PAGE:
While the Irish shared key elements of a larger childhood-saving concern, their discourse developed unique features. There was a much stronger fear that practices such as foster care or “friendly visiting” (later professional casework) would be used to proselytize across confessional boundaries. Since, the Church exercised more influence over governmental policy and held a unique position within identity politics, the balance tipped decidedly toward building large Church-run institutions for children.3 As it is still said in Ireland, the poor or troublesome child was “sent to the laundries” – residential schools typically run by nuns. The rise of juvenile courts, legal adoption, foster care, the rationalization of “outdoor” relief, the professionalization of social work, and a multitude of structures that advanced middle-class childhood discourse over the past 150 years in North America and Great Britain did not have the same presence or timing in Irish childhood history.
You might say that the relationship between the child and the modern state captured by the Anglo-American doctrine of “the best interests of the child,” has been particularly contentious, and perhaps incongruous with primary features of Irish culture.4 This seems consistent with Caroline Skehill’s 2004 historical study of social work in Ireland, but the sources and consequences of this divergence are not obvious to me.5 If Ireland was different, was it due to an ability to maintain elements of master-servant childhood? What is the Pauline exhortation? Husband-wife, parent-child, master-servant are “one-flesh.”6 It is more than tantalizing to contrast this ancient doctrine with Ellen Key’s 1909 claim that “the century of the child” could only begin when humanity “abandoned the Christian point of view” and embraced the “holiness of generation.”7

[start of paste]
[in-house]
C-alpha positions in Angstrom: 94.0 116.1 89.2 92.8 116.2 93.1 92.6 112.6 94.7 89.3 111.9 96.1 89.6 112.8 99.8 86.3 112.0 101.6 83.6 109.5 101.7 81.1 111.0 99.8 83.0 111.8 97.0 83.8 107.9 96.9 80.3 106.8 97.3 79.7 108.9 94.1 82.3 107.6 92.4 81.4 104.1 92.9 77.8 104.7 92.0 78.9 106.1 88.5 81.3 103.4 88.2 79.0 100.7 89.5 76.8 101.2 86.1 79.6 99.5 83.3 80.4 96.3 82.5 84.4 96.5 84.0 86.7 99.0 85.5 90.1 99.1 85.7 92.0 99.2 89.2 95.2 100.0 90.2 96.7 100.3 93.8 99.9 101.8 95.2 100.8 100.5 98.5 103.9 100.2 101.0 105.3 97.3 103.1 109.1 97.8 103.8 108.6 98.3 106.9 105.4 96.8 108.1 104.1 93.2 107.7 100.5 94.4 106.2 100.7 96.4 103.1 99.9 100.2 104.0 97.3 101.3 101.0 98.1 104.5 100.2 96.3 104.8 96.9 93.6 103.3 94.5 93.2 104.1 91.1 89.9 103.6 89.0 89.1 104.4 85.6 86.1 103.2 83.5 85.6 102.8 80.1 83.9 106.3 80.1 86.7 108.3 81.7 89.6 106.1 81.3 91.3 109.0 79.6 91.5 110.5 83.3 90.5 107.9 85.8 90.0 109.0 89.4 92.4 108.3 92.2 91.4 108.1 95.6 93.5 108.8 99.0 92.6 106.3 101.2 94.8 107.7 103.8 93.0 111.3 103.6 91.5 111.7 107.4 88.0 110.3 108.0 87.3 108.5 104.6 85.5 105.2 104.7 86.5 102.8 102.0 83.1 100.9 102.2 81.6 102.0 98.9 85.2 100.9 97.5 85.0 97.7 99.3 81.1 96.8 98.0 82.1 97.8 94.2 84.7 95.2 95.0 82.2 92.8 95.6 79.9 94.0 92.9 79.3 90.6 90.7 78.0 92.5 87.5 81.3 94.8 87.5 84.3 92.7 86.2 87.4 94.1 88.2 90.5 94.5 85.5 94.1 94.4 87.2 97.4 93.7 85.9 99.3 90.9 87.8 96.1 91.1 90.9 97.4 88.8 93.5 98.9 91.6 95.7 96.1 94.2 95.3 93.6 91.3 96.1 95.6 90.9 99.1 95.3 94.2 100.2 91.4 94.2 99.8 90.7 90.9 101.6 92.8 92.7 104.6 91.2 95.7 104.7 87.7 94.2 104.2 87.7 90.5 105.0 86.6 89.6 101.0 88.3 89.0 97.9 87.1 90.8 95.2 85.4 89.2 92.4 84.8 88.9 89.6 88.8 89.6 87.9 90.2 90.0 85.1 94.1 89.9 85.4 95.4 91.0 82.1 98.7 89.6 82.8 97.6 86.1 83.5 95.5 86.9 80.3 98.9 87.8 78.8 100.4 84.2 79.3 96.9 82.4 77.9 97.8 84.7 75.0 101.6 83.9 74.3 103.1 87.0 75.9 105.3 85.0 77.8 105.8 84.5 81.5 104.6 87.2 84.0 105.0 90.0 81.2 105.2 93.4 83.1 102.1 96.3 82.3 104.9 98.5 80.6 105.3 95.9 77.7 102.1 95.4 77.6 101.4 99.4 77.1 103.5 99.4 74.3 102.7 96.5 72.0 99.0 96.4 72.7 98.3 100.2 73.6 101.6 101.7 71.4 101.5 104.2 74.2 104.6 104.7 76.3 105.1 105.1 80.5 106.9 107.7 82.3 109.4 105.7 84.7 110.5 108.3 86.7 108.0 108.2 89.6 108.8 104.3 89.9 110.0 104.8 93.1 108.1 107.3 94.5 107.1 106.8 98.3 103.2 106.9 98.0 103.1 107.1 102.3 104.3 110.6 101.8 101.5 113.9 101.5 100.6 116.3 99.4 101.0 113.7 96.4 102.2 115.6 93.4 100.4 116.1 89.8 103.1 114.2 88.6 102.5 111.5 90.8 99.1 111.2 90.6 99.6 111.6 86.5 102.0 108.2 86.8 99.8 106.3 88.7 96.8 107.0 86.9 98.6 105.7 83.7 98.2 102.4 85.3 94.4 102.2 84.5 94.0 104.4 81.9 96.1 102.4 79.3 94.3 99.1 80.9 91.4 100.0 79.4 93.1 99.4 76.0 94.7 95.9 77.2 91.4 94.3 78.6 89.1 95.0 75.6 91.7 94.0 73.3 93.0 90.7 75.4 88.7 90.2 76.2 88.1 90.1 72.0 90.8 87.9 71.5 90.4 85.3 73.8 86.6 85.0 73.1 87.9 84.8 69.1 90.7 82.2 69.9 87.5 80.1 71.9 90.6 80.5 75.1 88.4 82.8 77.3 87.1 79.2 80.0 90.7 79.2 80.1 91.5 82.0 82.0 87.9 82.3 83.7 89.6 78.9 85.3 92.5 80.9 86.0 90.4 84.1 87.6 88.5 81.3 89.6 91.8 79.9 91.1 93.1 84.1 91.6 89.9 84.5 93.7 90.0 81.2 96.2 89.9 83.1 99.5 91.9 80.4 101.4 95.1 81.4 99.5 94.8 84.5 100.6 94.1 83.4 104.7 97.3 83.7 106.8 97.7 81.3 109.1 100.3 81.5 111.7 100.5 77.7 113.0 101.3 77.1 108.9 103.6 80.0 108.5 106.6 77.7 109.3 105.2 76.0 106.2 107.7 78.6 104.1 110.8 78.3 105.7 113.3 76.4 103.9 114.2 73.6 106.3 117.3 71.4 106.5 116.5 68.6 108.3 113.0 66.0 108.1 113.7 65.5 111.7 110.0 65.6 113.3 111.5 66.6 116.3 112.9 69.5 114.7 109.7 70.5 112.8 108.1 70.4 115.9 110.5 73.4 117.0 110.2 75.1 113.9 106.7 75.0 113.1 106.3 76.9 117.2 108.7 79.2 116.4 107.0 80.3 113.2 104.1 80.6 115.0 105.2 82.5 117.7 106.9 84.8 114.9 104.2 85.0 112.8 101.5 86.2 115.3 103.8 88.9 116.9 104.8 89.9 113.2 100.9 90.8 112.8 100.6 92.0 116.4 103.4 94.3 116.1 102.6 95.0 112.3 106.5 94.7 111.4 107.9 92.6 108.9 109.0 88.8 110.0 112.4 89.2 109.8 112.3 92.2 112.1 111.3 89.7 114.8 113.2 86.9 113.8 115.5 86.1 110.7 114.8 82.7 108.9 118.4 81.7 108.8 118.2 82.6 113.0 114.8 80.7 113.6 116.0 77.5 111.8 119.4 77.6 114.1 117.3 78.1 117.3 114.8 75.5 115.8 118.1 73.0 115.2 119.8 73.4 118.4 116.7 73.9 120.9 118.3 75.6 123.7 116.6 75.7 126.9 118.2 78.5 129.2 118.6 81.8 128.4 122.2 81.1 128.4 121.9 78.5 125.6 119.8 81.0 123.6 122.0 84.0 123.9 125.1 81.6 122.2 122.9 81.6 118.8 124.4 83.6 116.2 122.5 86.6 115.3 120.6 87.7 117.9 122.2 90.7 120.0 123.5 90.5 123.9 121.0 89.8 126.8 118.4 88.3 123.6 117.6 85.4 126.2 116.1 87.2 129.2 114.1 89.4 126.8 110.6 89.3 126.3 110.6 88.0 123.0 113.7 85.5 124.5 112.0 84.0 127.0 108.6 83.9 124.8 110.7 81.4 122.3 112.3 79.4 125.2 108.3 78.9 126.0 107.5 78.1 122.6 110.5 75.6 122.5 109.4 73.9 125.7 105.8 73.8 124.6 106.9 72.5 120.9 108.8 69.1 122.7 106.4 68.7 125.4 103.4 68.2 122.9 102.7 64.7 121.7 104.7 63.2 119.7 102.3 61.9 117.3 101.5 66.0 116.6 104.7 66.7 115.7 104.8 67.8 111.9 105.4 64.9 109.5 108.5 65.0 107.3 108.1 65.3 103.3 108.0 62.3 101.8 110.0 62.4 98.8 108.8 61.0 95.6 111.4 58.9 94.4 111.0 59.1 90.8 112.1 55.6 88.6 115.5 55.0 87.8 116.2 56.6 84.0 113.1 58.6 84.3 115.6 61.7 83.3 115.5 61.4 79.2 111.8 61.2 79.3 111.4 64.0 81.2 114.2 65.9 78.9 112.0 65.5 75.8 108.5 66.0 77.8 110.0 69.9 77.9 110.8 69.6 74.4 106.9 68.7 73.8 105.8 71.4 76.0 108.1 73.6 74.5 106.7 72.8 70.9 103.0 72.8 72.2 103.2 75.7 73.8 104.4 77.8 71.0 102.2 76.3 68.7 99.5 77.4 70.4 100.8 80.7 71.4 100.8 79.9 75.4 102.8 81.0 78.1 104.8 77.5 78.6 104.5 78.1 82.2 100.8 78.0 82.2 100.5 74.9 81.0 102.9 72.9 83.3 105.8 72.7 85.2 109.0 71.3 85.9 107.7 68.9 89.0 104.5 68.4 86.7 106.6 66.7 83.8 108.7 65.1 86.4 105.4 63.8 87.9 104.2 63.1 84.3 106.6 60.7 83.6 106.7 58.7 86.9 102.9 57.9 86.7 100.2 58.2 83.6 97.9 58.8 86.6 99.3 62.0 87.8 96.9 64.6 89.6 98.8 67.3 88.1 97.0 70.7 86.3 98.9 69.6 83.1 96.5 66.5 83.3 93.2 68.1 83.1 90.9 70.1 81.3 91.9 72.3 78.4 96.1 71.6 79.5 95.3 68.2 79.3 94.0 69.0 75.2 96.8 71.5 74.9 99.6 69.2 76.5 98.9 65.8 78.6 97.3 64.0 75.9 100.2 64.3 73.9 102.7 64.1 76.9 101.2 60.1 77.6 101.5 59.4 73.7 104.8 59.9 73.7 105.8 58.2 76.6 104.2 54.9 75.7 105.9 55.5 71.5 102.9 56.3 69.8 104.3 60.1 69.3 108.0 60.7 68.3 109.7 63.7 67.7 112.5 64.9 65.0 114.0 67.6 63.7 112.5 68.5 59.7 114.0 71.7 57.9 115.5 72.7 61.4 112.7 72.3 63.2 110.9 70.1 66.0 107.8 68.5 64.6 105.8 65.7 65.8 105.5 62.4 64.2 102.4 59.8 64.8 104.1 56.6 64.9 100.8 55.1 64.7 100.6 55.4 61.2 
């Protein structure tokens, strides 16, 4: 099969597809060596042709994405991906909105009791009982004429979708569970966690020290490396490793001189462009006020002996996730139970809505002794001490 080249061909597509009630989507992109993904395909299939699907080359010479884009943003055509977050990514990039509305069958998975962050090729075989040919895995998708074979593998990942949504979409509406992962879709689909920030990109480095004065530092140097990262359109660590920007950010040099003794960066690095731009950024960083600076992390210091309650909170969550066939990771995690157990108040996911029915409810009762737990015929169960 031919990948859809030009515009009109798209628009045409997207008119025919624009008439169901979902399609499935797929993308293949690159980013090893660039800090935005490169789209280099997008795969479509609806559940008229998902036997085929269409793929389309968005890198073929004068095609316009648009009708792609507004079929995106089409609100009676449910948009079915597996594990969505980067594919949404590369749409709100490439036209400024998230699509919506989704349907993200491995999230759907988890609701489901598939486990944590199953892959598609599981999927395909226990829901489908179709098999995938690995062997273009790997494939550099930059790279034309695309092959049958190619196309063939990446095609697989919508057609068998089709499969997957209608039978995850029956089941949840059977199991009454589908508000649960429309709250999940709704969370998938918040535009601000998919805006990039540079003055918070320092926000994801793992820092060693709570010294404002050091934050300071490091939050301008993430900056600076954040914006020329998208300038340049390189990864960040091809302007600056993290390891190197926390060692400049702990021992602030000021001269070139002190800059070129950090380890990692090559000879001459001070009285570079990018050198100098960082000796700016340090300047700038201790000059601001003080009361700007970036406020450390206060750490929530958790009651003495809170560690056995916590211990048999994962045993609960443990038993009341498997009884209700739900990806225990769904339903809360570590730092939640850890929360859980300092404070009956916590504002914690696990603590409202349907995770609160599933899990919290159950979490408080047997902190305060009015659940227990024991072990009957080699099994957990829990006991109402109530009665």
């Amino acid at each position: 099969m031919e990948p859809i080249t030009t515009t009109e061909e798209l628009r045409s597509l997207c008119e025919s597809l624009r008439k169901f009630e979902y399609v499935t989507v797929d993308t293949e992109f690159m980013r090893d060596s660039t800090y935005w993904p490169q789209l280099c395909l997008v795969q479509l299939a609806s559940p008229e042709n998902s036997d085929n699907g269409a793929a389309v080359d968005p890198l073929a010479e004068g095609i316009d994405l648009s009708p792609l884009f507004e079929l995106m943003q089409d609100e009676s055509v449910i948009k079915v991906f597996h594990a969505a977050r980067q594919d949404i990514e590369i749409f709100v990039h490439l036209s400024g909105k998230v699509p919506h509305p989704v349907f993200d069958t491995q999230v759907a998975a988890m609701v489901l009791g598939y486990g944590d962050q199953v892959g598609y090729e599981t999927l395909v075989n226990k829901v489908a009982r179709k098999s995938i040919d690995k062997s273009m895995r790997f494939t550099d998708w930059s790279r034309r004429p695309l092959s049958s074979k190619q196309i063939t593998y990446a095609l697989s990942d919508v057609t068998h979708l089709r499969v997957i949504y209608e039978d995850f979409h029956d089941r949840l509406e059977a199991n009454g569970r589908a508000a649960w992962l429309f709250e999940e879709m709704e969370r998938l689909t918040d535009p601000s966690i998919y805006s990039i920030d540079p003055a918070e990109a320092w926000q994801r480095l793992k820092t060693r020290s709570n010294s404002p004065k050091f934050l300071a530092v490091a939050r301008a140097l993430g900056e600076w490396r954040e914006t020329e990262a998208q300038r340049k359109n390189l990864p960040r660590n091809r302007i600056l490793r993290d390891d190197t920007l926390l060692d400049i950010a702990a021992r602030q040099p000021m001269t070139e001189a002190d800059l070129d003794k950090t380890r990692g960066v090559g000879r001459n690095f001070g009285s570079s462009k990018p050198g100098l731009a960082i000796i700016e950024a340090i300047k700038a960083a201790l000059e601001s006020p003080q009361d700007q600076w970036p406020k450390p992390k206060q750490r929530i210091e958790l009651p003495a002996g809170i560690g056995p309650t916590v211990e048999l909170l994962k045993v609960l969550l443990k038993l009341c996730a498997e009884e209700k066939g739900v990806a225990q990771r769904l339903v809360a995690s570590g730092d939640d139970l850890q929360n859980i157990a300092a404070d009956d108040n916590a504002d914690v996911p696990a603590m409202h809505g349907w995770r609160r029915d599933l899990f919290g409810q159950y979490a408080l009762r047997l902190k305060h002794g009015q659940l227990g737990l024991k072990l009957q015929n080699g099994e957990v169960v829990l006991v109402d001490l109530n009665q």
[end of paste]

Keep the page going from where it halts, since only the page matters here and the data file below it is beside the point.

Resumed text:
Before going too far down this road, we might recall one of Ian Miller’s excellent points in his 2013 study of 19th-century Irish industrial schools and reformatories. Miller urged us to resist condemnation of the past or the propensity to see Irish childhood history only for what it lacked.8 If the Irish industrial schools and reformatories (founded upon confessional division and a jaundice view of family life) inflicted harm, it would not follow that other national histories offer rational policy alternatives, harmless “best-practices.” Taking this a step further, one might reconsider the narrative of trauma and survival fashioned to such popularity by the hyperbolic Frank McCourt. If taken as an axiom, the idea that nothing is so miserably heroic as Irish Catholic childhood forecloses other ways of reading the history of Irish childhood.9